The Exploding Spaceship YA Release Day Edition: Review of The Woken Gods by Gwenda Bond and When The World Was Flat And We Were In Love by Ingrid JonachPosted: 3 September, 2013
Review of The Woken Gods by Gwenda Bond (Strange Chemistry, September 3, 2013, trade paperback)
This is a story set in a Washington, D.C., where all the pantheons of gods have been awoken and have been prevented from returning from the afterlife if they die, so dead means dead. As a consequence of this strange turn of events there are regular encounters with gods if you are in downtown DC. The trickster gods of the pantheons serve as a court to determine the outcome of problems between the gods and humans. The chaos of the gods’ power interrupts modern electronic communications, so DC is a little technologically backward, which is strange given the many first adopters of technology who live there.
The gods have their powers of myth but can be killed by magical and physical attack, so they fear death because they can’t return to life immediately like they could previously. DC is a weird place because power struggles for jobs, housing, and prestige all have a political bent, so having all the gods added to the mix makes it a very weird place (Your Humble Reviewers used to live in the DC suburbs) with even more strange power struggles.
Kyra is a teen who struggles with a complex family situation: estranged parents who live apart and a dad who is away for work sometimes at odd hours. She is rather rebellious but her dad is so wrapped up in other issues he just tries to ignore it. Her best friend Bree has a TV anchorwoman mom. They have a third friend, a youth named Tam, and the three of them make a sort of strange love triangle, with Kyra the old girlfriend but still friend and Bree wishfully watching and hoping for a chance.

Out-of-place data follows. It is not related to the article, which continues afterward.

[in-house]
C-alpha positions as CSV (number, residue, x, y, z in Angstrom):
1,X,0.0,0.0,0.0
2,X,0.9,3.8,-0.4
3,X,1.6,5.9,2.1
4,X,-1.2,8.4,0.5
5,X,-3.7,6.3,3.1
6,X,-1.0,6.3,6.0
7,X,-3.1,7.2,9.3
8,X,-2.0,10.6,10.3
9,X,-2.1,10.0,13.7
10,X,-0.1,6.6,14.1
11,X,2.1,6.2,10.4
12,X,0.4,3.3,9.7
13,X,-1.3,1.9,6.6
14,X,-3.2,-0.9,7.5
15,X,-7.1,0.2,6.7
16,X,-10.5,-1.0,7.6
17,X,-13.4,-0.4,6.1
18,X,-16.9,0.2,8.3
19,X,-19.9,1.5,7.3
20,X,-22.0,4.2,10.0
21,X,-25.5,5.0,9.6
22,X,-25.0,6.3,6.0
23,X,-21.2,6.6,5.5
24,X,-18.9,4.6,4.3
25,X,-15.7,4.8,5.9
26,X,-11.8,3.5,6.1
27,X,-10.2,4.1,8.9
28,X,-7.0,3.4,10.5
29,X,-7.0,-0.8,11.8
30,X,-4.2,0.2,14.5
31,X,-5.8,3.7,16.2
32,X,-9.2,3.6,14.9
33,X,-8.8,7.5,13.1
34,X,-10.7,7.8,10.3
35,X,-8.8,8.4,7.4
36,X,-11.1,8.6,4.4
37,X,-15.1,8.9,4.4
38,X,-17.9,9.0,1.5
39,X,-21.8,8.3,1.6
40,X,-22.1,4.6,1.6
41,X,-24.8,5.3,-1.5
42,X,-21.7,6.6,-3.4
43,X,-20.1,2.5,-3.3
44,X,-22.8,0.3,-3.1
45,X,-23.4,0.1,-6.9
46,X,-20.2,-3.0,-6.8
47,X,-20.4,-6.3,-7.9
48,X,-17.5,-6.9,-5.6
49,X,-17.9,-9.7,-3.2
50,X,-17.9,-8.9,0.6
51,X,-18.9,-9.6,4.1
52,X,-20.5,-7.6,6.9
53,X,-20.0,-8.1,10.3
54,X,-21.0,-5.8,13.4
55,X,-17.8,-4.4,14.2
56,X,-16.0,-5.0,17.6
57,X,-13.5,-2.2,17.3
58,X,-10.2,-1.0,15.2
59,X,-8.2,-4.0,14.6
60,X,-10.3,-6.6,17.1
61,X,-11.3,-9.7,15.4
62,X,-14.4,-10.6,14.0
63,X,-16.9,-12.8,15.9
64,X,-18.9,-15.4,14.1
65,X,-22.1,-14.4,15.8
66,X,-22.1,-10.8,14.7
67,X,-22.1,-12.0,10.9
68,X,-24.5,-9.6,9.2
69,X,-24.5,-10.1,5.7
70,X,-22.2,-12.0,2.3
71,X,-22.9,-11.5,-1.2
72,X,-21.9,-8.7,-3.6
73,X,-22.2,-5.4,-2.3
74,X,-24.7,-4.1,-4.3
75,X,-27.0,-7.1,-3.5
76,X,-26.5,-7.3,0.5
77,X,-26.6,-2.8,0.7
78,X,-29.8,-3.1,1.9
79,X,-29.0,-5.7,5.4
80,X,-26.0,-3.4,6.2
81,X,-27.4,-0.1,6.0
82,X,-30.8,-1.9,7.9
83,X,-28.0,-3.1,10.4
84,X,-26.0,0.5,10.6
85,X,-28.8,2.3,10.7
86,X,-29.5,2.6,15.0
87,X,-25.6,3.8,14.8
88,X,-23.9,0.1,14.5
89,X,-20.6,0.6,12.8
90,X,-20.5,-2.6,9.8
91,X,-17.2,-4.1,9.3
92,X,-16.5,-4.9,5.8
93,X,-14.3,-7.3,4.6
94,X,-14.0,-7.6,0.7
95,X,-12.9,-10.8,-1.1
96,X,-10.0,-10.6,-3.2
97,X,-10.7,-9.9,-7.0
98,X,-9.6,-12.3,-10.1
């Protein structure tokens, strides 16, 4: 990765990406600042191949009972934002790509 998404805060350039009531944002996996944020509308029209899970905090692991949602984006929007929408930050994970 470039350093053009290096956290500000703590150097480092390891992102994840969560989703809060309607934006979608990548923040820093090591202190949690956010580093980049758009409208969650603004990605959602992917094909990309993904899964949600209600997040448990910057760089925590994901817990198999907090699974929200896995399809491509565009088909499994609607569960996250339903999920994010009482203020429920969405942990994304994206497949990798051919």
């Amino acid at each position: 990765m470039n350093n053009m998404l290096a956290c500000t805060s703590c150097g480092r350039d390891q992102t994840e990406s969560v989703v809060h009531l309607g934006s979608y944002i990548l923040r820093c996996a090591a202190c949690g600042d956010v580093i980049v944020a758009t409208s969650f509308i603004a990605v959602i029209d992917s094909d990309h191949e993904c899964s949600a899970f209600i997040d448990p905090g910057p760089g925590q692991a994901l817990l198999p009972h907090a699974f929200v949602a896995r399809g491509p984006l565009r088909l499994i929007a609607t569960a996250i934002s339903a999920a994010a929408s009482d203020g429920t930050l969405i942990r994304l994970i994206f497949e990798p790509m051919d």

Kyra has an encounter with Legba, a West African trickster god, and things proceed downhill from there. All three teens and their parents are wrapped in a save-the-world-from-disaster scenario which uses the DC landscape and building for things which you will have to read to believe.
This is an exciting urban fantasy adventure which hopefully will get further volumes. The characters are engaging and the setting familiar but with strange twists. One of the most enjoyable young adult contemporary tales set in the US that Your Humble Reviewers have read in a long while.
Review of When the World Was Flat and We Were in Love by Ingrid Jonach (Strange Chemistry, trade paperback, September 3, 2013)
The first comment has to be the wonderfully engaging name, which immediately lets you know it is a romance but has something strange going on, since we know our world is not flat but spherical. It is set in a small town in Nebraska, and the characters are all students at Green Grove Central High School. The story of Lillie and Tom is enjoyable and seems like an ordinary teen romance but Lillie keeps getting memories of them together and in love before they have even been on a date.
When she finally comes to realize the truth about her and Tom’s relationship, it is almost heartbreaking when the older characters try to keep them apart. Tom does some strange things during the course of the book because he is trying to keep from falling for Lillie, but it doesn’t work and he falls in love anyway.
There are the usual bullying activities going on at school and the risk-taking activities of the teens in their off-hours. Things seem like a normal small town until Tom reveals a truth about the universe to Lillie which changes the way she see things forever. This truth pushes the entire book into science fiction and causes you to reflect on Tom’s previous actions in a different way.
For those who like their romance with a great deal of trouble tossed in, like a good contemporary tale with a bit of an SF twist, then this is the novel for you. It has some well-developed characters and supporting cast with some strange and annoying parents thrown in there too. Definitely a small town tale since the teens all seem to drive and some of the scenarios wouldn’t work in a more crowded urban environment.